“‘I would like you to do us a favor though.’ It’s been one year since Trump sought re-election help from Ukrainian’s president. And set in motion a process that lead to his impeachment. Since then, Trump begged China’s president to help his campaign. The cancer only grows,” Schiff claimed.
According to the White House memorandum of the July 25 phone call, President Trump said: “I would like you to do us a favor though because our country has been through a lot and Ukraine knows a lot about it. I would like you to find out what happened with this whole situation with Ukraine, they say Crowdstrike… I guess you have one of your wealthy people… The server, they say Ukraine has it.”
“I would like you to do us a favor though.”
It’s been one year since Trump sought re-election help from Ukrainian’s president.
And set in motion a process that lead to his impeachment.
Since then, Trump begged China’s president to help his campaign.
The cancer only grows.
— Adam Schiff (@RepAdamSchiff) July 25, 2020
In September 2019, the House Intelligence Committee held a hearing to interview acting Director of National Intelligence Joseph Maguire pertaining to the July 25 phone call.
During his opening, Schiff fabricated the call transcript when he claimed, in part, “I’m going to say this only seven times, so you better listen good. I want you to make up dirt on my political opponent, understand, lots of it, on this and on that, I’m going to put you in touch with people.”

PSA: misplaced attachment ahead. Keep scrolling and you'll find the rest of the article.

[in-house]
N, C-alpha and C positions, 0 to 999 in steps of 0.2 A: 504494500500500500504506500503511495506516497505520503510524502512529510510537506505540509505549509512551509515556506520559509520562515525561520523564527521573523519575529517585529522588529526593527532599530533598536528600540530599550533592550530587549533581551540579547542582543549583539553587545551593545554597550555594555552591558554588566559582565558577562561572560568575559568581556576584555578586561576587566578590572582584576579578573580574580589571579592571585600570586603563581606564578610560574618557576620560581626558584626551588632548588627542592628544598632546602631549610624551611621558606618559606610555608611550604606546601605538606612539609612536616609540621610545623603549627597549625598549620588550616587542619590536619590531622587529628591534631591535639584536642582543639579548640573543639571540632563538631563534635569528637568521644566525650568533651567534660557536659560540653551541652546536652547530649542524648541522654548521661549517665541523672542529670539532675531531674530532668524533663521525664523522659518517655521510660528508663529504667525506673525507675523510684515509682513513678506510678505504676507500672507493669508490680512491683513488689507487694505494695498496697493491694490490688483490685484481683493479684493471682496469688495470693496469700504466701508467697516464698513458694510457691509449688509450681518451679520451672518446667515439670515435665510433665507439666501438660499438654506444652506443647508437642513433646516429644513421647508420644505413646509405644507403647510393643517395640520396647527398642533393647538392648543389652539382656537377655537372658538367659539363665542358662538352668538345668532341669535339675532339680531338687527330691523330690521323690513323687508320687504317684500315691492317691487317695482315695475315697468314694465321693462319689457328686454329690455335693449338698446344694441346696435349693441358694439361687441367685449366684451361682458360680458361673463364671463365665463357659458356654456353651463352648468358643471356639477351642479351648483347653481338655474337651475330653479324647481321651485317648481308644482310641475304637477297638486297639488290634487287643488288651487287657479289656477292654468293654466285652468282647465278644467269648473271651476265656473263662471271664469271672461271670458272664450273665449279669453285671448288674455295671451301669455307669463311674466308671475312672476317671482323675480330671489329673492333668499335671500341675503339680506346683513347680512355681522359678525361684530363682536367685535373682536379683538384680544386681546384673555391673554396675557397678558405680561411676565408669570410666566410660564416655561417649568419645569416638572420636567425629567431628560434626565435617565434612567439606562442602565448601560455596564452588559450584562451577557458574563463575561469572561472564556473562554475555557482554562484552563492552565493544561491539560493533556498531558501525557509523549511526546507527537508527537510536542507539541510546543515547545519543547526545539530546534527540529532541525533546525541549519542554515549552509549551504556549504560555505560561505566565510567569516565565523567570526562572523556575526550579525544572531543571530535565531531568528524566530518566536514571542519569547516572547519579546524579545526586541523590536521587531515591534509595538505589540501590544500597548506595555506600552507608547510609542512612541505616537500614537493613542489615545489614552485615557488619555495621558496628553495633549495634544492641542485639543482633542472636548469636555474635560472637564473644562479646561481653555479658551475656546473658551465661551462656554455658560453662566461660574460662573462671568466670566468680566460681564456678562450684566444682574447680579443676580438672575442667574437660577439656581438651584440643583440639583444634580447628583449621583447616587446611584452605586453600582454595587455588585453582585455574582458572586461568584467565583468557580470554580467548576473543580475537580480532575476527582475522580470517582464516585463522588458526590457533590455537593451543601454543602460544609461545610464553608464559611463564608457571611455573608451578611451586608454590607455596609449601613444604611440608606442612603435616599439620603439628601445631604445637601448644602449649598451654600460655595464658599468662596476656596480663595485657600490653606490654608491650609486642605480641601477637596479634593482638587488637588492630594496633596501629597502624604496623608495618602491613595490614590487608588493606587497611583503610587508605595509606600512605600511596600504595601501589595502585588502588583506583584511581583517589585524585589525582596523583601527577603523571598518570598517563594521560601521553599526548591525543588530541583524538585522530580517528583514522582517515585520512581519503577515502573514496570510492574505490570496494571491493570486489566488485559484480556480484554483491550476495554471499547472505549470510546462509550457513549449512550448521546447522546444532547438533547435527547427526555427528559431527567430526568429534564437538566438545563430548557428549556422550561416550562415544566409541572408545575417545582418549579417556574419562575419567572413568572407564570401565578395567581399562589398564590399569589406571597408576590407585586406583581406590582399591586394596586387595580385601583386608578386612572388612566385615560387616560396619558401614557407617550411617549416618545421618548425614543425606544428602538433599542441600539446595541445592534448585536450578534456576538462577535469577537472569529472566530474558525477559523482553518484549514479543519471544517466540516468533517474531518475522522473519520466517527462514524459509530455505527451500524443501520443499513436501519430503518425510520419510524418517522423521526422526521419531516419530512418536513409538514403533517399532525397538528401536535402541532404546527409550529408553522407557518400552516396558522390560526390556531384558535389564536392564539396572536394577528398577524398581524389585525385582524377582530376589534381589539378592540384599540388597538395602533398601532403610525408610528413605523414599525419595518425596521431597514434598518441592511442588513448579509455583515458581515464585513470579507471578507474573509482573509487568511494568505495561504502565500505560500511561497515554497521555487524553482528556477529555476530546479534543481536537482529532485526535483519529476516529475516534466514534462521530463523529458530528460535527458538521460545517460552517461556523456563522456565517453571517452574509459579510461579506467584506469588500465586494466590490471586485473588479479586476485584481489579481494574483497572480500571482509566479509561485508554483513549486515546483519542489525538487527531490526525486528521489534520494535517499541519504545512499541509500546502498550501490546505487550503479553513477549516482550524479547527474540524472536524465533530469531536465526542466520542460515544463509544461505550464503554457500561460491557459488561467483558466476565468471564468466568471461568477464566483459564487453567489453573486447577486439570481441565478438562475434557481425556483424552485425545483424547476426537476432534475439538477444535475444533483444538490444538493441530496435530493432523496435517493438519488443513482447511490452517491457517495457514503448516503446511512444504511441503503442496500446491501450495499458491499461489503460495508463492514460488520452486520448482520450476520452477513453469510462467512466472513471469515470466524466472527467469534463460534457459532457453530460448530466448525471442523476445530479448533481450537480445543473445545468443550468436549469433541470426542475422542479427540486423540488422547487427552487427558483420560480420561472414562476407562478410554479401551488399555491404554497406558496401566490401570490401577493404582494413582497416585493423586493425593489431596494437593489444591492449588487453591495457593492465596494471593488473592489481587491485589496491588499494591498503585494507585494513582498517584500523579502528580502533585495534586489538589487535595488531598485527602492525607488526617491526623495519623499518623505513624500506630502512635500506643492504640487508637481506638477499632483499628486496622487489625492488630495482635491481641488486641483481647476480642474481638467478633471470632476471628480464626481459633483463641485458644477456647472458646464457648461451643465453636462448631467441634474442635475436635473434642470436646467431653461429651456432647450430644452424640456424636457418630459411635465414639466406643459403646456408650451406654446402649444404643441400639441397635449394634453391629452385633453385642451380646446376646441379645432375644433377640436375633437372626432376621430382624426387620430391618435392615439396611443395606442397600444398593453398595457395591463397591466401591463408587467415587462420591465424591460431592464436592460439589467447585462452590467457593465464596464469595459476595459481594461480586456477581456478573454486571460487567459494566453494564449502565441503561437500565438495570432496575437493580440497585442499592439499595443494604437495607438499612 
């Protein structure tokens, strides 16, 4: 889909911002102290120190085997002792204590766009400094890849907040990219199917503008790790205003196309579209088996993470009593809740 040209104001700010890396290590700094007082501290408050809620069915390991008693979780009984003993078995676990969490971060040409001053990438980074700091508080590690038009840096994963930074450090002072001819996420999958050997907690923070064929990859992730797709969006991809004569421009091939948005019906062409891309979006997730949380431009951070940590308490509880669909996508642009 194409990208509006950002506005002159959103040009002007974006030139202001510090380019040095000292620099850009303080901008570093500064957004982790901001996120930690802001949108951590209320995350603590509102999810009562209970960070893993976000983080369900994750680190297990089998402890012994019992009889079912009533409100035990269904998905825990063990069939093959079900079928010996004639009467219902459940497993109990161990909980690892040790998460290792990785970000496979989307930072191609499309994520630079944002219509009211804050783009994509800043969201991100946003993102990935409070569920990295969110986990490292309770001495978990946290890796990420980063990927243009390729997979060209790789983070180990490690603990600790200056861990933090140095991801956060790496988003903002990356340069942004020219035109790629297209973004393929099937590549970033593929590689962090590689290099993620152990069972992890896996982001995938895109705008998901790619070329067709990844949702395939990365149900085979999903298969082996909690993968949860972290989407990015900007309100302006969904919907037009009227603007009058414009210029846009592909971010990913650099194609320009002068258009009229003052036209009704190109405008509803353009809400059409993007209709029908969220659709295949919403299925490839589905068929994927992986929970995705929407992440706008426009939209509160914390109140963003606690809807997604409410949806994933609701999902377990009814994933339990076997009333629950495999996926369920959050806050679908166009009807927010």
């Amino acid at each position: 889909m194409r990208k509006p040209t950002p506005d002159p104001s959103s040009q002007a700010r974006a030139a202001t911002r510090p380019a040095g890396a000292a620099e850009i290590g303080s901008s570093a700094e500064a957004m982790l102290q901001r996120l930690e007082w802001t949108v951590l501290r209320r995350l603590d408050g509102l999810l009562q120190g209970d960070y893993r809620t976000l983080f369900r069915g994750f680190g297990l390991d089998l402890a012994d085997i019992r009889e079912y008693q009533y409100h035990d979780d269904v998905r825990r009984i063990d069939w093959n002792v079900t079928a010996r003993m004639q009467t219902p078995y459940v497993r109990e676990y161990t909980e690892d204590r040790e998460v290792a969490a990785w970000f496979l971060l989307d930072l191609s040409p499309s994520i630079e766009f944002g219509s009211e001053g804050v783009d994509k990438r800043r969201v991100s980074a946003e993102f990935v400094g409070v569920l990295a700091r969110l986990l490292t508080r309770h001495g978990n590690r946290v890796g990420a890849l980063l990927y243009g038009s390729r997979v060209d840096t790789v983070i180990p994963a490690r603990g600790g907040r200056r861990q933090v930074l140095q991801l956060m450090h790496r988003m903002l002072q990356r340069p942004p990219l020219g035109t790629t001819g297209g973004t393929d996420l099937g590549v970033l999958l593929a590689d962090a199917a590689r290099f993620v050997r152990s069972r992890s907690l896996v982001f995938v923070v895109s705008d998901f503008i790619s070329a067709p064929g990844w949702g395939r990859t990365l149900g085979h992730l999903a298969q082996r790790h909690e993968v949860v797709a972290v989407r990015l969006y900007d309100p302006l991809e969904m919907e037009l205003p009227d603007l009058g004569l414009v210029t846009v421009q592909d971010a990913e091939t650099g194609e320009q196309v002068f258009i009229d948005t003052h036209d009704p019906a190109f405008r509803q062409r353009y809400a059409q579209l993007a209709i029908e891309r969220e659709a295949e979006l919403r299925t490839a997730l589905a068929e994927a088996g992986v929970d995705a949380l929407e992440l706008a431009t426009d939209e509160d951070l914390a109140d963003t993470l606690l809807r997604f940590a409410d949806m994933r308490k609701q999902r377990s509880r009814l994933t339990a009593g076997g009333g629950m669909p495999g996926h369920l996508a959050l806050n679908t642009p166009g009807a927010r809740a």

Rep. Schiff re-writes the call transcript for added drama: "I’m going to say this only seven times, so you better listen good, I want you to make up dirt on my political opponent, understand, lots of it, on this and on that, I’m going to put you in touch with people" pic.twitter.com/1rV7BpEN6o
— Tom Elliott (@tomselliott) September 26, 2019
Further, Schiff and the Democrats are refusing to release the testimony of Intelligence Community Inspector General Michael Atkinson, and according to Republicans who were present during Atkinson’s closed-door testimony, the reason the transcript hasn’t been released is because it proves both the whistleblower and House Intelligence Chairman Adam Schiff did not tell the truth about their contact with each other, Town Hall reported. Video Below
“The House managers kept putting up charts talking about the 17 witnesses,” former Texas Congressman John Ratcliffe told Fox News’ Maria Bartiromo in January. “But there were 18 … I was there. It’s the one transcript out of 18 that hasn’t been released. It’s a 179-page transcript … It’s the one transcript that talks about Adam Schiff and the whistleblower.
“Now, everyone knows by now that Adam Schiff was not truthful about his contacts with the whistleblower. What they don’t know and what’s in that transcript is that the whistleblower wasn’t truthful about his contacts with Adam Schiff. … And when we found that out and tried to get into the details of that, Adam Schiff, who was in charge of this investigation, shut it down, and now he’s trying to bury that transcript,,” he said.
According to @RepRatcliffe, one of the transcripts is missing. pic.twitter.com/sEE9I12NeA
— Townhall.com (@townhallcom) January 26, 2020